At year-end, reserves amounted to 2 996 million Sm3 o.e. 54 per cent of this is gas. The gross reserves, or the estimate before production has been deducted, increased by 138 million Sm3 o.e. compared with the previous year. The reasons for this solid increase are reserve growth on several producing fields, submission of the PDO for Johan Sverdrup construction phase 2 and the Nova field. Production in 2018 amounted to 230 million Sm3 o.e. This entails a net reduction in reserves of 93 million Sm3 o.e., or about 3 per cent.
Contingent resources are proven oil and gas which the licensees have not yet decided to produce. Petroleum volumes in potential improved recovery projects are included in this category. At year-end, contingent resources amounted to 1 367 million Sm3 o.e. Resources that have been assessed as not being commercially recoverable are not included in the accounts.
Each year, decisions are made to develop some of the contingent resources, which are then moved to the reserves category. The growth in the contingent resources category comes both from new discoveries and from amended resource estimates and new opportunities in fields and discoveries.
In 2018, exploration activity yielded a resource growth estimated at 60 million Sm3 o.e. 27 wildcat wells were terminated, and 12 new discoveries were made; three in the Barents Sea, three in the Norwegian Sea and six in the North Sea. Evaluation of many of these discoveries has not been completed; and the estimates are therefore very uncertain. As regards five of the discoveries in 2018, development is considered not very likely, and the resources in these discoveries are not included in the accounts.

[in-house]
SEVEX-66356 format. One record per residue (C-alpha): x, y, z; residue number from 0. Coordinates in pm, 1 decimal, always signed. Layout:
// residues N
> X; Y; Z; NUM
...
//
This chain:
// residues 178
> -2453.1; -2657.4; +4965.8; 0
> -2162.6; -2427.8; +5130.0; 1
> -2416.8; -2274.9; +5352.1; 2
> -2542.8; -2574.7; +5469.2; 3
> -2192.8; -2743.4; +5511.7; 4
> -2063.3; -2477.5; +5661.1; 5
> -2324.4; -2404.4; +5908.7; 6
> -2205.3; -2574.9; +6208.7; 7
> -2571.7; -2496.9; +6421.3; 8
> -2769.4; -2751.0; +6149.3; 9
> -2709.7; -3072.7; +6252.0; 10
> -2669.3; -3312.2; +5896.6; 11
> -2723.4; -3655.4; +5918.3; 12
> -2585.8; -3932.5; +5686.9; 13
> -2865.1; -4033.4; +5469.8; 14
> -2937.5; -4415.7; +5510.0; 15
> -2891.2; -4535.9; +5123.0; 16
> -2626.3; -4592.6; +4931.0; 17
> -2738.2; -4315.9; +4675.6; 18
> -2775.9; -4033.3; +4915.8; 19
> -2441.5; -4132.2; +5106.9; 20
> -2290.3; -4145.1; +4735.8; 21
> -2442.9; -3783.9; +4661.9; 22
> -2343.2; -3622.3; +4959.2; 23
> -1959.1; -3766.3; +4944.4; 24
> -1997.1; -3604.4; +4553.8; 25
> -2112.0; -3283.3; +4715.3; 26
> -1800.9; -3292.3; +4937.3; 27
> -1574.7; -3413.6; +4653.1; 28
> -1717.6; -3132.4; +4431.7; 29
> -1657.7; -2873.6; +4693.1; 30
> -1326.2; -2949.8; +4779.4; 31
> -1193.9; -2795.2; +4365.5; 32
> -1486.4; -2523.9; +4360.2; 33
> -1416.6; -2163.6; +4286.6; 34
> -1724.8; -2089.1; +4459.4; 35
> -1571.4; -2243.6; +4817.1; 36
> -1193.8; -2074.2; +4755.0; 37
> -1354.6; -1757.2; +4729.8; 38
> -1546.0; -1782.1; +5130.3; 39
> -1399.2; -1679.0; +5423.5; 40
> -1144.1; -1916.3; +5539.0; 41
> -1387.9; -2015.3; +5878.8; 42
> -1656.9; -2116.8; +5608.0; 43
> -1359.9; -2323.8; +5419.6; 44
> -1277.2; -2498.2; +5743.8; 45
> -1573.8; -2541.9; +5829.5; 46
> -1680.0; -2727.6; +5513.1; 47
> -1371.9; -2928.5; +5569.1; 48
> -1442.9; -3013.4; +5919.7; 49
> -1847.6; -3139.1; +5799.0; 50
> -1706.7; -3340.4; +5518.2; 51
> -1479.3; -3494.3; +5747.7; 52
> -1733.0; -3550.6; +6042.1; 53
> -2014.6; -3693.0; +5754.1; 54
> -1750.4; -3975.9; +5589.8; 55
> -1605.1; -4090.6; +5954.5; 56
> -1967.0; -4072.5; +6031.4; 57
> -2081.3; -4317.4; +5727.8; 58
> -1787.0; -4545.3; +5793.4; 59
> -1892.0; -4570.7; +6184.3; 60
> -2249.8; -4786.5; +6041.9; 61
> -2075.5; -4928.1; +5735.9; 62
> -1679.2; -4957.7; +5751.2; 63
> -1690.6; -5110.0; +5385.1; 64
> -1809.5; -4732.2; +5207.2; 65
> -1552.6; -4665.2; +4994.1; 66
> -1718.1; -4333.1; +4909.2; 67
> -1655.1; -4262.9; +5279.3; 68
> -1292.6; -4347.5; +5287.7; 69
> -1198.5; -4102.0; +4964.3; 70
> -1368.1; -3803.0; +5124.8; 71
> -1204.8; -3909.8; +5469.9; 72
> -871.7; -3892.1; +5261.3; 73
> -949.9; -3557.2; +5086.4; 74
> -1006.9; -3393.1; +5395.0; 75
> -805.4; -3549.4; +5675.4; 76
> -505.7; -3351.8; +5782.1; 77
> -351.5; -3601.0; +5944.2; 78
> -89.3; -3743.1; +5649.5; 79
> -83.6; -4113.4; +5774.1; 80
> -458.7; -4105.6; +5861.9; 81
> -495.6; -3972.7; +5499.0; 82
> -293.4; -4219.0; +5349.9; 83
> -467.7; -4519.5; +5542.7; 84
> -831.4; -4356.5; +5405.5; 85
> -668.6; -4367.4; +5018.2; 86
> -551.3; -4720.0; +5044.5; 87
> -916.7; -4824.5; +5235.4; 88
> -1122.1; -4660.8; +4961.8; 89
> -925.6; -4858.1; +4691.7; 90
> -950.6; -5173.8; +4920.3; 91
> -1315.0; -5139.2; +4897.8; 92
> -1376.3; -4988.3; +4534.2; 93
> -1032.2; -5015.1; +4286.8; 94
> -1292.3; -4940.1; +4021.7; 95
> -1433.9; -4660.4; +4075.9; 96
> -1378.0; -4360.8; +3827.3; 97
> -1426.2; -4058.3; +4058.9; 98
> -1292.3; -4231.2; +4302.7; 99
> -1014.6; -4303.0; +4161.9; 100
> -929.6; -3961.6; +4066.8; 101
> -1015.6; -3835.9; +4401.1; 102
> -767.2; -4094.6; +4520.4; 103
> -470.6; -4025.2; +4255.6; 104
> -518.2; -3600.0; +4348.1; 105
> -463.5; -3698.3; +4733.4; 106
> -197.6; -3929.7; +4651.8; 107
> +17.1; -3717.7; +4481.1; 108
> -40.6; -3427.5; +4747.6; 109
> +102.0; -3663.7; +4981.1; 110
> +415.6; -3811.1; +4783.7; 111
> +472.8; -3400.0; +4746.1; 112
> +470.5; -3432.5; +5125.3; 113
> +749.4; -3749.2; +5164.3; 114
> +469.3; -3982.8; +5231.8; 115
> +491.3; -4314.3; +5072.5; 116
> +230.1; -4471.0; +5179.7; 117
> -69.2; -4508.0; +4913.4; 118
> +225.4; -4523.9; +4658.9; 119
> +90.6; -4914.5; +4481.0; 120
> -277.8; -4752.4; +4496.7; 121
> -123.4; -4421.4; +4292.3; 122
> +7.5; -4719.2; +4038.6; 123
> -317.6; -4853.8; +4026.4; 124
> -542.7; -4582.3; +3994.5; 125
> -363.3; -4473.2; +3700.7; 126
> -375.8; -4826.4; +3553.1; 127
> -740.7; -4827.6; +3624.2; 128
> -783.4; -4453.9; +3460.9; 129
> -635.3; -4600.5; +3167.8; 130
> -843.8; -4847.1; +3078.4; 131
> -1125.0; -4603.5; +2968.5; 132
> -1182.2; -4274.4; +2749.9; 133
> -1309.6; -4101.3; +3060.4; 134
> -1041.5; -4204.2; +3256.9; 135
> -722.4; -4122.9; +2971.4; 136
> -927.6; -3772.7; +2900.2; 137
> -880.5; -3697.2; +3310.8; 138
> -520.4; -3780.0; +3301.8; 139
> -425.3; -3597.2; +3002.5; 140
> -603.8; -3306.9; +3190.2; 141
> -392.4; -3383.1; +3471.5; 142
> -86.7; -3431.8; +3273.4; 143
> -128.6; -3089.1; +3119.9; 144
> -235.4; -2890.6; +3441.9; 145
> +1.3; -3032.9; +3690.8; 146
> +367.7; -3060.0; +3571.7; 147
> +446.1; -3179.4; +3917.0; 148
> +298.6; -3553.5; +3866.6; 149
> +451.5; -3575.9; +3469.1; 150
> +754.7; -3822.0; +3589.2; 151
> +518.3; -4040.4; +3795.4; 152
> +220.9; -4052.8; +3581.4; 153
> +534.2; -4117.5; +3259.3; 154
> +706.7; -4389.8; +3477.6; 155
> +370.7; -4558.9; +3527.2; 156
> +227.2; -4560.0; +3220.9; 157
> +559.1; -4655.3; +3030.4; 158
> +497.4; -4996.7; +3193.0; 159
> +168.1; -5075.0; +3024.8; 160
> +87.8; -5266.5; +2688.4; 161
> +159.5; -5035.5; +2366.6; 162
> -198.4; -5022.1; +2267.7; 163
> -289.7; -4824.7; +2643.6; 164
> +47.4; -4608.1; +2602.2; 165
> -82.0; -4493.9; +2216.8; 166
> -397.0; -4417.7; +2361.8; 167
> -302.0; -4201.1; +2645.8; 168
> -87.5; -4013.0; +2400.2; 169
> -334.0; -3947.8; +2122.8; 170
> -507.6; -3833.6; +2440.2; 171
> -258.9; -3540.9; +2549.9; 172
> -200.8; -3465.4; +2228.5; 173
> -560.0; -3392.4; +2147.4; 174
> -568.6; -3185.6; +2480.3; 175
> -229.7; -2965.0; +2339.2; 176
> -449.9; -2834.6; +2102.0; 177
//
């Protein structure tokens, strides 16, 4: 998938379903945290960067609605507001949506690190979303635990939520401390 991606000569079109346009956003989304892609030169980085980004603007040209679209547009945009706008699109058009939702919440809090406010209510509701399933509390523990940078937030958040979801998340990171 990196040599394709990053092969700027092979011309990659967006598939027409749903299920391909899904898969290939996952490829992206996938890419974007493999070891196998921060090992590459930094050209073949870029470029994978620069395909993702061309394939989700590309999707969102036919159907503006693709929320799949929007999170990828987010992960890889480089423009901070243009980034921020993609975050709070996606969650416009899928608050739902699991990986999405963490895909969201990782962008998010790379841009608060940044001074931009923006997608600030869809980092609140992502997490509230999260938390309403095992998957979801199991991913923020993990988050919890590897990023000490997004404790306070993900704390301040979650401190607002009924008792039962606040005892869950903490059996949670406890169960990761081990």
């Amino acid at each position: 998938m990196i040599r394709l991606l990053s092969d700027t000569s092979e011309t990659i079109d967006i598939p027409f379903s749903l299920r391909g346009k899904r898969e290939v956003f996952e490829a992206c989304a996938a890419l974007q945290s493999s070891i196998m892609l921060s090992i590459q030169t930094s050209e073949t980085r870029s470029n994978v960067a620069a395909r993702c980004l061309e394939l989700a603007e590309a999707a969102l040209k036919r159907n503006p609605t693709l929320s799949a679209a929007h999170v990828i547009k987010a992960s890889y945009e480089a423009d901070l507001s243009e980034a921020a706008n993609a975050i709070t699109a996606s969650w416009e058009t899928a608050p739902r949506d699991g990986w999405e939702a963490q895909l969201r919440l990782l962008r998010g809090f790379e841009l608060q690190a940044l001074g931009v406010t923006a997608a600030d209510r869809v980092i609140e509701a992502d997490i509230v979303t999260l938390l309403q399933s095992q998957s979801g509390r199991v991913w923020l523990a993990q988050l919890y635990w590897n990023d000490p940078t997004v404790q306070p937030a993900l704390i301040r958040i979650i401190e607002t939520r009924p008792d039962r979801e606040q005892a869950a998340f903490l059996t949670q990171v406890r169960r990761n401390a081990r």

Resources in discoveries have increased by 60 million Sm3 o.e., to 660 million Sm3 o.e. This increase can be attributed to resource growth from seven new discoveries in 2018. In addition, eight discoveries where development was previously deemed to be unlikely have now been considered for development. However, reduced resource estimates in discoveries and submission of the PDO for Nova resulted in the increase not being larger than 60 million Sm3 o.e.
Contingent resources in fields amount to 708 million Sm3 o.e., or 16 per cent of the remaining proven resources. In 2018, contingent resources in fields were reduced by 114 million Sm3 o.e. compared with the 2017 accounts. The reduction can mainly be explained by the fact that a decision has been made to develop construction phase two for the Johan Sverdrup field.
Unproven resources include oil and gas that probably exists and can be produced, but have not yet been proven through drilling.
The resource estimate for the unproven resources was not updated in 2018. Such updates are conducted every other year. The next update will be in 2019. The unproven resources are estimated at 3 940 million Sm3 o.e. This is a reduction of 60 million Sm3 o.e. compared with the resource accounts for 2017, and is approximately equal to the growth from new discoveries in 2018. Unproven resources account for about 47 per cent of the total remaining resources on the Norwegian Shelf.